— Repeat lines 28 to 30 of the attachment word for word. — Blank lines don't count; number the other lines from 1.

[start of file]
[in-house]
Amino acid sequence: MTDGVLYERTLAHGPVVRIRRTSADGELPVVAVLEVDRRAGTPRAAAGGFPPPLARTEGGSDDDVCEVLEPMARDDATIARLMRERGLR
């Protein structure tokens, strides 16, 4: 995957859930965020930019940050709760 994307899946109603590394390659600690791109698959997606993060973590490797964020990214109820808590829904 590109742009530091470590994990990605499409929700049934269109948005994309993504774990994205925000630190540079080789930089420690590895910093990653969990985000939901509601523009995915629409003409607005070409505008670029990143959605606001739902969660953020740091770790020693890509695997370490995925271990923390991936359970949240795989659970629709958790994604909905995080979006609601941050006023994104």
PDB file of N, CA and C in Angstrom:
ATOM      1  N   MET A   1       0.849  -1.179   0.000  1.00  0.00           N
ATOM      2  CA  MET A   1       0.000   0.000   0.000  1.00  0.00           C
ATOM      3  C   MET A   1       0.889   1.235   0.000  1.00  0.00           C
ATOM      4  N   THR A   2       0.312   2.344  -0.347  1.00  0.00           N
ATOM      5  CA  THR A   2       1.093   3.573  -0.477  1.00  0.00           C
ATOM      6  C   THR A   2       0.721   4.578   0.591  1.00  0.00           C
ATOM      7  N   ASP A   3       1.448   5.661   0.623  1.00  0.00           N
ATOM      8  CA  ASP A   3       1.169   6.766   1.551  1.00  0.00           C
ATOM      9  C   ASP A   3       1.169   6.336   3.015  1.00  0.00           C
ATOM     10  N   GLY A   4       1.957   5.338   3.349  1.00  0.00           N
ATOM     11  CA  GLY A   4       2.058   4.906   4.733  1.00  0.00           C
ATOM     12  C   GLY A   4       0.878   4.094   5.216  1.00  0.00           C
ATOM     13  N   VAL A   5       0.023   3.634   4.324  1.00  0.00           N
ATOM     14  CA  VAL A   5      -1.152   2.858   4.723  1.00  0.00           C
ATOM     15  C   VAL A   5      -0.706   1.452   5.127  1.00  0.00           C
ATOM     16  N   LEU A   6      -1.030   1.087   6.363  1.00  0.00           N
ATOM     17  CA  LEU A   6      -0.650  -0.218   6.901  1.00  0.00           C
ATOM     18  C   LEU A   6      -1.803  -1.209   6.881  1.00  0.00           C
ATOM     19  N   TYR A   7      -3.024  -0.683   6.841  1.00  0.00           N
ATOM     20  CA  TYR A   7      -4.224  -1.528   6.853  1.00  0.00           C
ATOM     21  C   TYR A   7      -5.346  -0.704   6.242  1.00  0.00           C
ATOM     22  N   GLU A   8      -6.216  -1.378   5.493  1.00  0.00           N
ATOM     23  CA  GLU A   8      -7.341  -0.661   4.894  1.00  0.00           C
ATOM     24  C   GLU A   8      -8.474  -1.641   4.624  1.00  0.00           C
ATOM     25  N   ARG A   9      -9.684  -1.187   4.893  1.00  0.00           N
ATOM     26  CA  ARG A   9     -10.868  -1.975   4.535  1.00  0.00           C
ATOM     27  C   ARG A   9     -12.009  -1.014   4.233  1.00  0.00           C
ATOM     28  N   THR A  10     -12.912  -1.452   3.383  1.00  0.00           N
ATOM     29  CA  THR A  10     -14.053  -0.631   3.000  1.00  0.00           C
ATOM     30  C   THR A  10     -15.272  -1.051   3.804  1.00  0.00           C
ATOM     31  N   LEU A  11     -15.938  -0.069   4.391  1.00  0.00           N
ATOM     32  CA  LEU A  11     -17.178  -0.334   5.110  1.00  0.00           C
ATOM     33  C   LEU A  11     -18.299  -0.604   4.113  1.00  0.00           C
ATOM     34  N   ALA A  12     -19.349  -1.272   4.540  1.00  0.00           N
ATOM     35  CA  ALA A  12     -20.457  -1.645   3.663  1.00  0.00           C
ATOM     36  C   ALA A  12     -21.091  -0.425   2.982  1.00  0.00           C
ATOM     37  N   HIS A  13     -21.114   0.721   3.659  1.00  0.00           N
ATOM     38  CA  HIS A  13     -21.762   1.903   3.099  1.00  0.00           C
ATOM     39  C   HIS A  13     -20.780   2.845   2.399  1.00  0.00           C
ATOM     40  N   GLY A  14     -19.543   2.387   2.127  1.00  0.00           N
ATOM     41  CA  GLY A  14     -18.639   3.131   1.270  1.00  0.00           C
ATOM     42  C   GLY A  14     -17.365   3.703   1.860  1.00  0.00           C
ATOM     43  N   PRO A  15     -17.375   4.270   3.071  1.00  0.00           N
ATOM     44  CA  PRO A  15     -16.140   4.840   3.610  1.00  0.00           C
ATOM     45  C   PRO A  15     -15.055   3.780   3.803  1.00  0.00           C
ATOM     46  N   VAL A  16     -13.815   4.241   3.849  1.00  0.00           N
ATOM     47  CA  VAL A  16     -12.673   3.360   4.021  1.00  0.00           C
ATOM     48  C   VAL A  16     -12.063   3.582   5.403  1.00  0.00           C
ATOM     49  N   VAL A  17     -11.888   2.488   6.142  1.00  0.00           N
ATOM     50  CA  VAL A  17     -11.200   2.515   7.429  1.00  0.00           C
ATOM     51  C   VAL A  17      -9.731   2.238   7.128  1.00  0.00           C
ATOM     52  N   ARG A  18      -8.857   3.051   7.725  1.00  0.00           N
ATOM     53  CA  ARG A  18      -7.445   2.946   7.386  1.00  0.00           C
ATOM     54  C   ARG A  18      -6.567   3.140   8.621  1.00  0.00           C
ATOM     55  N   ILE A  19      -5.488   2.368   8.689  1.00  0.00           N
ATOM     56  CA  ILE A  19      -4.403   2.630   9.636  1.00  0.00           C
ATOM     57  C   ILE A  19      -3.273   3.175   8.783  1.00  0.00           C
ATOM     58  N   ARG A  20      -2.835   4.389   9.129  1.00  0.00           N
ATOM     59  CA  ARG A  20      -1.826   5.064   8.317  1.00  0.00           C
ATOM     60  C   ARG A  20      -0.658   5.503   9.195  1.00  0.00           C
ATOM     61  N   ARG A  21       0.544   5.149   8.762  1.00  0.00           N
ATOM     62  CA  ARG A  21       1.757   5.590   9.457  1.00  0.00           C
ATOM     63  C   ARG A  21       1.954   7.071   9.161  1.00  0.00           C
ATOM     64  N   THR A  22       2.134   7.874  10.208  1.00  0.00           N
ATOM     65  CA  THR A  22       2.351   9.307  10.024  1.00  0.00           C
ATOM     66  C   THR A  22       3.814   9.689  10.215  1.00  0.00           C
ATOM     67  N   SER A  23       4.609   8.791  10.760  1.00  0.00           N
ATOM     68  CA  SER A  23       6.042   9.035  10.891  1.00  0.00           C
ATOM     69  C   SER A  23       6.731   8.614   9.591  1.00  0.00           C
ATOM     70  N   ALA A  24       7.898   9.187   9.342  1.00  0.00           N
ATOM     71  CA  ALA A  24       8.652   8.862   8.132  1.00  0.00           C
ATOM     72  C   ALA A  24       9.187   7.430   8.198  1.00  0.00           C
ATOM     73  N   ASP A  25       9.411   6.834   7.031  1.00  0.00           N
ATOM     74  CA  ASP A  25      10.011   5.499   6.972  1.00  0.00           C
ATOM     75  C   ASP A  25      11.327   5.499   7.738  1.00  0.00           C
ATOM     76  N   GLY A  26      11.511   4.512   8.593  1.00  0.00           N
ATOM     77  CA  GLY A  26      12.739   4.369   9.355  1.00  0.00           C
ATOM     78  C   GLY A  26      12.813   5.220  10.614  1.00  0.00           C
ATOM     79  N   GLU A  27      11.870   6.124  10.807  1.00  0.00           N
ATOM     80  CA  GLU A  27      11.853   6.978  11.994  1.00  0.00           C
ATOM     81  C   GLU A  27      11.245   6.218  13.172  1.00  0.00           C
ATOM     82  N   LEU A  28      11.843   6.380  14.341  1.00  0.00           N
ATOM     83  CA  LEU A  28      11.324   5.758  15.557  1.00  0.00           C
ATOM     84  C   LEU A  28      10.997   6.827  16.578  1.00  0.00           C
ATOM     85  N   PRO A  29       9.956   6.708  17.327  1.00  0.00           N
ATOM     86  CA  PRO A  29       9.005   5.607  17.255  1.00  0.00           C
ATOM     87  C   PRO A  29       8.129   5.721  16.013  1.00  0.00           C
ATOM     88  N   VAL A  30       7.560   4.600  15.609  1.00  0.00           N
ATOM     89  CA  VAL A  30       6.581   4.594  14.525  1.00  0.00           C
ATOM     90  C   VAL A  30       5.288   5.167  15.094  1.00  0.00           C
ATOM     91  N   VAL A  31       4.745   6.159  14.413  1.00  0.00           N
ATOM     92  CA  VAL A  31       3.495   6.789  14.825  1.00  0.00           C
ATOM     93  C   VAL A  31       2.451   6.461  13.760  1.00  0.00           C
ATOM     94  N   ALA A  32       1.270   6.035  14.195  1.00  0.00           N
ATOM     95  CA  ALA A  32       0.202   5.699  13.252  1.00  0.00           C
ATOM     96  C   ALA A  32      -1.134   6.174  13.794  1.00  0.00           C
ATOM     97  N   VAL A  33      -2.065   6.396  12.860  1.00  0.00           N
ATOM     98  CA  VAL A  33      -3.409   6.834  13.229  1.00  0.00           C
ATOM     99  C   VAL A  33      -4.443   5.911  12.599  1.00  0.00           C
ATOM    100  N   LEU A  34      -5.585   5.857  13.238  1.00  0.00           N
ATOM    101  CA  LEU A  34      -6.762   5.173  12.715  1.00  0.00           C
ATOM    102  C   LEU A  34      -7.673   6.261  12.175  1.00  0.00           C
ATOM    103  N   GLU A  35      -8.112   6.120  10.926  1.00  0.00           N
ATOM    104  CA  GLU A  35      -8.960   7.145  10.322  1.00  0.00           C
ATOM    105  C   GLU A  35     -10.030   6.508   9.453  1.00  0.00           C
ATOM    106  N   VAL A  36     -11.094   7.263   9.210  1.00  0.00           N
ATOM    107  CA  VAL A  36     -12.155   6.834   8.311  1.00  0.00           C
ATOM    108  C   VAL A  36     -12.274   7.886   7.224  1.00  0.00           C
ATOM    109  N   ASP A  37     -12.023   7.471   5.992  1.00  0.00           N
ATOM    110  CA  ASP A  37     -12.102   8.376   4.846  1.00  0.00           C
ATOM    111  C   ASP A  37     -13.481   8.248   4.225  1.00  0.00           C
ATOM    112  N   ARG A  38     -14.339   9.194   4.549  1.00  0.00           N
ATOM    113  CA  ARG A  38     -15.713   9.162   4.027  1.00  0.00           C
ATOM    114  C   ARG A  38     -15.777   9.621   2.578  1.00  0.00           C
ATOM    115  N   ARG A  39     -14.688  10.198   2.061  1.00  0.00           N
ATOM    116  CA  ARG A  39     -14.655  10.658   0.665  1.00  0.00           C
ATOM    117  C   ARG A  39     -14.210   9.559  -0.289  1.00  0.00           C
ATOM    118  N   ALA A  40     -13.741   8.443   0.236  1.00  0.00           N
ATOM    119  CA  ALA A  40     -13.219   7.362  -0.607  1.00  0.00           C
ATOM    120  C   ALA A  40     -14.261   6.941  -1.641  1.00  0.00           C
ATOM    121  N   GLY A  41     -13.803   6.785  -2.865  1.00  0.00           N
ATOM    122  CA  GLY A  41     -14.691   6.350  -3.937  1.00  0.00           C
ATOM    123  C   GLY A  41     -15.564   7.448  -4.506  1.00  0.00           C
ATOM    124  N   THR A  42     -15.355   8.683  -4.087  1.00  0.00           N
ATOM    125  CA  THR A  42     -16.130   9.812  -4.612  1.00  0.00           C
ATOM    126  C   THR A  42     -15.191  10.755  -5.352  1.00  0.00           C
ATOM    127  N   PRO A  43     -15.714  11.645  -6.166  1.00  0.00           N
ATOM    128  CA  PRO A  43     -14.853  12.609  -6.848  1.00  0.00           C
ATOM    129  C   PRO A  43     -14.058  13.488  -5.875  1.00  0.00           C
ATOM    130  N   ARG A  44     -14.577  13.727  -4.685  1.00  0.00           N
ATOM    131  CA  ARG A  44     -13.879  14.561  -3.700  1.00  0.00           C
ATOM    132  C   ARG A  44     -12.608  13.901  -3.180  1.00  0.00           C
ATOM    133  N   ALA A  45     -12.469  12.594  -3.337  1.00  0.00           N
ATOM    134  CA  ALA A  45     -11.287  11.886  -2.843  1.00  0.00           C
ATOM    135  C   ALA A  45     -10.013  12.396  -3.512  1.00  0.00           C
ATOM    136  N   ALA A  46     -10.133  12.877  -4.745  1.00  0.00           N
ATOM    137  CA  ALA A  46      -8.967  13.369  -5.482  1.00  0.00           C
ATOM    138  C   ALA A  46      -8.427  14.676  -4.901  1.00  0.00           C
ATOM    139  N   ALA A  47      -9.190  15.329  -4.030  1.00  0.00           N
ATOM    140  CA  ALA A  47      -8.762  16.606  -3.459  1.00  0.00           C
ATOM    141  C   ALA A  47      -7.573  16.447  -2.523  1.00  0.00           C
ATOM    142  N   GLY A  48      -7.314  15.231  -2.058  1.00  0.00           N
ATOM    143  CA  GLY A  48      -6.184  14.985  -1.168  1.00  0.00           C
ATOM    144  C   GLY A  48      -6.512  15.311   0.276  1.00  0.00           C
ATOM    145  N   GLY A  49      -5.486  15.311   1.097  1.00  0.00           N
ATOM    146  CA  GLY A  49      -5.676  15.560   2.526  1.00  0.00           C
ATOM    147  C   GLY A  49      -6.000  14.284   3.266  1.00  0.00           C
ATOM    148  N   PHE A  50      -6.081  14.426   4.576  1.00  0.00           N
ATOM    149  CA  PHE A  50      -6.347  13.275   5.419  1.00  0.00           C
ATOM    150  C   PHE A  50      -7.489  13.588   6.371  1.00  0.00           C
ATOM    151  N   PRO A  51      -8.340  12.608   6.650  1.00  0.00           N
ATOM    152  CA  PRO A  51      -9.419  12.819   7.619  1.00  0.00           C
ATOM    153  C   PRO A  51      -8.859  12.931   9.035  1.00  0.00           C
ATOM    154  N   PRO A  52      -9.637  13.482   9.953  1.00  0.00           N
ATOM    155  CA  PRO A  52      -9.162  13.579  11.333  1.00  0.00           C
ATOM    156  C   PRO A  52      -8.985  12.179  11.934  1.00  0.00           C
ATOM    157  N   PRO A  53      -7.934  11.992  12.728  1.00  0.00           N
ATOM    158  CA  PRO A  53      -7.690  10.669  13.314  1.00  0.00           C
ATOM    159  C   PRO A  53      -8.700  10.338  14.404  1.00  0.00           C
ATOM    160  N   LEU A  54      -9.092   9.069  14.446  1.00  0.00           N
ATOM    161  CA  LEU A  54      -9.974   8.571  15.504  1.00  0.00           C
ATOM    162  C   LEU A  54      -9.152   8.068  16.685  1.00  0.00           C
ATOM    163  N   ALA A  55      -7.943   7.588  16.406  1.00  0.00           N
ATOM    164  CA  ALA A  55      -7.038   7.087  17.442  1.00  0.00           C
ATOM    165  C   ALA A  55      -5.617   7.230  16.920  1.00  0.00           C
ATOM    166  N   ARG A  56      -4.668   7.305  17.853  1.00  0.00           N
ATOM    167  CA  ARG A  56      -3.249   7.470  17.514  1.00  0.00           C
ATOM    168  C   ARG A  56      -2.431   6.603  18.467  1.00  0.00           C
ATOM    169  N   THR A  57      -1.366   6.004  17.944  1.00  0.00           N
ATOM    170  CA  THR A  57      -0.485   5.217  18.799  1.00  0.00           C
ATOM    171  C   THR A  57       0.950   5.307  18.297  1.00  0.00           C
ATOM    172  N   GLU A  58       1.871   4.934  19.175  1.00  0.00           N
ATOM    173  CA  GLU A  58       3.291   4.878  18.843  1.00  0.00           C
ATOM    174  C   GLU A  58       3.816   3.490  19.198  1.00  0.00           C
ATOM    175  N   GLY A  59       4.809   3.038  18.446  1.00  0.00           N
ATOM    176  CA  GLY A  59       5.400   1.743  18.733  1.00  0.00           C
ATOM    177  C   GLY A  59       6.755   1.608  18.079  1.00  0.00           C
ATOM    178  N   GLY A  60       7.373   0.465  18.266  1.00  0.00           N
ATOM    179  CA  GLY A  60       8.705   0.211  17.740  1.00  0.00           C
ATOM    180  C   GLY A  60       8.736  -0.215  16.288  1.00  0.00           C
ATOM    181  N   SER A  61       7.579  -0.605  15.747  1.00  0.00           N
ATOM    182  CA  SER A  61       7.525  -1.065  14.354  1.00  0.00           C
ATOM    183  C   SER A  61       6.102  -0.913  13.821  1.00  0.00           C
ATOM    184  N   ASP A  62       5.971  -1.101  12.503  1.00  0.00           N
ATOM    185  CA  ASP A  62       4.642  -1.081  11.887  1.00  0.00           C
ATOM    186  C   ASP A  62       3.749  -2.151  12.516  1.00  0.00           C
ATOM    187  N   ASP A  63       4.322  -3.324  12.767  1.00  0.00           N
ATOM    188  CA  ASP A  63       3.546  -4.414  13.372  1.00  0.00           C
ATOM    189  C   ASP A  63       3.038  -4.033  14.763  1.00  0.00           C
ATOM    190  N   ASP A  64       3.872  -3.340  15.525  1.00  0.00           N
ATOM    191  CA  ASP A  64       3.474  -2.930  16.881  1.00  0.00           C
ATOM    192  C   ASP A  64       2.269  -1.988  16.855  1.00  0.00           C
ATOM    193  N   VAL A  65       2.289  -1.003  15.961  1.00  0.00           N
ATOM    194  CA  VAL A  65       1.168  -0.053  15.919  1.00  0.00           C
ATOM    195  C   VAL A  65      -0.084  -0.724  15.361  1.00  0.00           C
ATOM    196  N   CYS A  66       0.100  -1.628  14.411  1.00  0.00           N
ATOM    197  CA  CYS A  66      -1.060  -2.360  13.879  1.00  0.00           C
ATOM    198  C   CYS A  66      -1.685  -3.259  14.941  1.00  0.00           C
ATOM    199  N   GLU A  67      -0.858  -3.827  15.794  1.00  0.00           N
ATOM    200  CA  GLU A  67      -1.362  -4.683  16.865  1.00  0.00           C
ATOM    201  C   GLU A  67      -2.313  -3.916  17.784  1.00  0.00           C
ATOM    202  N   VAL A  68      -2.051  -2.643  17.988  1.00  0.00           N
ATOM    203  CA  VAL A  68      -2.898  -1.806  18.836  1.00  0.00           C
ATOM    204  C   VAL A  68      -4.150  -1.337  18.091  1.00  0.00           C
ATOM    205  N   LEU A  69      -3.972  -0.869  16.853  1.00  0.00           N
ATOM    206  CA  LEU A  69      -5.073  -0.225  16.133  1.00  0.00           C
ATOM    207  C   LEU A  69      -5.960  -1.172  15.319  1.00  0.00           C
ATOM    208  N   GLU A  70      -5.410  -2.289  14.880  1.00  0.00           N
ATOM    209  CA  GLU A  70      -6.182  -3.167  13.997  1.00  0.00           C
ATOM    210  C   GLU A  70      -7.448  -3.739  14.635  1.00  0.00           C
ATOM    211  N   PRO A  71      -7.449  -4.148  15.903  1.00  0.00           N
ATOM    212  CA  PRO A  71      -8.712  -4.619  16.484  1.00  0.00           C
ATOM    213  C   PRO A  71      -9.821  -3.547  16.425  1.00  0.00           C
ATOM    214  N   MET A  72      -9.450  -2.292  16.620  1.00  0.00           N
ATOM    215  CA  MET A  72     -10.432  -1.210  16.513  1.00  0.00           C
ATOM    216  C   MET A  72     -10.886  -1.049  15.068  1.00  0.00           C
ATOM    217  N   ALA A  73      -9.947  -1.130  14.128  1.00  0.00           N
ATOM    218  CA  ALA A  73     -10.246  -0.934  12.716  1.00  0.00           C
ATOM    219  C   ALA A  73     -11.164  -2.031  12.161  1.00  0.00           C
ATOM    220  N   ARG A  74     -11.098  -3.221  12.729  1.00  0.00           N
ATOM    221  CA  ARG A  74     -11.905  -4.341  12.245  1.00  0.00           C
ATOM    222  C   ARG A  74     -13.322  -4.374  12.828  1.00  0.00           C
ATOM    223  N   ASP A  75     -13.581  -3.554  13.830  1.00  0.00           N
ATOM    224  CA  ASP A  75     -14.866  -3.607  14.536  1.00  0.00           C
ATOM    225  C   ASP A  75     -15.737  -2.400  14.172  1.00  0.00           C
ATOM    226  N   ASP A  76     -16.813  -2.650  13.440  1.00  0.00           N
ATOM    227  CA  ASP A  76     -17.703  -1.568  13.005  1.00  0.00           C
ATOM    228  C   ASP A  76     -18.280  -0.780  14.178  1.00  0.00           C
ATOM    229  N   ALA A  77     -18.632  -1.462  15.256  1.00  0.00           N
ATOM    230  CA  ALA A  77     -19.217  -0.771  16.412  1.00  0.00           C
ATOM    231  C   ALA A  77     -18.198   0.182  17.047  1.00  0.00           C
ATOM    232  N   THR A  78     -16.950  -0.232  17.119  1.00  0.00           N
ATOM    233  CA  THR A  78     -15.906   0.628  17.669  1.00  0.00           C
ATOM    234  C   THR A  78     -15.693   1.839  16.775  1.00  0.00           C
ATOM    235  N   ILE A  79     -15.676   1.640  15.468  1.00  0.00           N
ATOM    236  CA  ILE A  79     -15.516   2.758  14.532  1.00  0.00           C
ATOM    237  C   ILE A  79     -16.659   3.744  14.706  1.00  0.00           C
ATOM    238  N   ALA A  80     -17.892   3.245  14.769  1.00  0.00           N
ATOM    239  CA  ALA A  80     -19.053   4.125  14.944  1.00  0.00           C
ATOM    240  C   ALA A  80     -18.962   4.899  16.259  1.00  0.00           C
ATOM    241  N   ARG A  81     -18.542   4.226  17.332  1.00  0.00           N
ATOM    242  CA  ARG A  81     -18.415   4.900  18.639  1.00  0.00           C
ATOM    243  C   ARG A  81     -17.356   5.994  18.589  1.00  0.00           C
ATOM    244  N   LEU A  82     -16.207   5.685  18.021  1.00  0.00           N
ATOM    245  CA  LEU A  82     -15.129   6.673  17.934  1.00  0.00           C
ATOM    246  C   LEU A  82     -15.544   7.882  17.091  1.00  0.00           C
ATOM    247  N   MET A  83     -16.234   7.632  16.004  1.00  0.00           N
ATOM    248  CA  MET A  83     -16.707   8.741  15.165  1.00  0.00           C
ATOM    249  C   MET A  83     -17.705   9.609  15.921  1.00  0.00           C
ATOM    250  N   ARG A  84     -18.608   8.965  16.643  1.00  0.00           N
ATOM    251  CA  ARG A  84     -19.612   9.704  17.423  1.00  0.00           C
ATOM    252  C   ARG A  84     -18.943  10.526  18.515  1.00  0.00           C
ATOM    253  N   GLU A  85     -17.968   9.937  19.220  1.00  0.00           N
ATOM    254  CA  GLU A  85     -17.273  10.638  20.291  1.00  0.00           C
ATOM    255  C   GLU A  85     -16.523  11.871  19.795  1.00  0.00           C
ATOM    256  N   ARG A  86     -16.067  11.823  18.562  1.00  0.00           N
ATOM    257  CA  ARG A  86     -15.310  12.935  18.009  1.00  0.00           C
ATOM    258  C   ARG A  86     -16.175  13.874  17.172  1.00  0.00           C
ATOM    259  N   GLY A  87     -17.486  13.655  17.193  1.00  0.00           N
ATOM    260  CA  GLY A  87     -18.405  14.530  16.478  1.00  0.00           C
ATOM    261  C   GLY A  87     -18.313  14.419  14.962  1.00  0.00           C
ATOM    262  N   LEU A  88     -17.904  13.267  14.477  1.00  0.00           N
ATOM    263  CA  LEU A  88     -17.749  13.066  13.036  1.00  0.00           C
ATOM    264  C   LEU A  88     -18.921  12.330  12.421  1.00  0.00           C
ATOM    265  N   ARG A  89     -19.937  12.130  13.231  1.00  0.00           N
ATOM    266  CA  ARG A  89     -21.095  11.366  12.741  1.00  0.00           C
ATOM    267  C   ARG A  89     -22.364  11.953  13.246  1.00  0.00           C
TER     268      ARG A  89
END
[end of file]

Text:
ATOM     24  C   GLU A   8      -8.474  -1.641   4.624  1.00  0.00           C
ATOM     25  N   ARG A   9      -9.684  -1.187   4.893  1.00  0.00           N
ATOM     26  CA  ARG A   9     -10.868  -1.975   4.535  1.00  0.00           C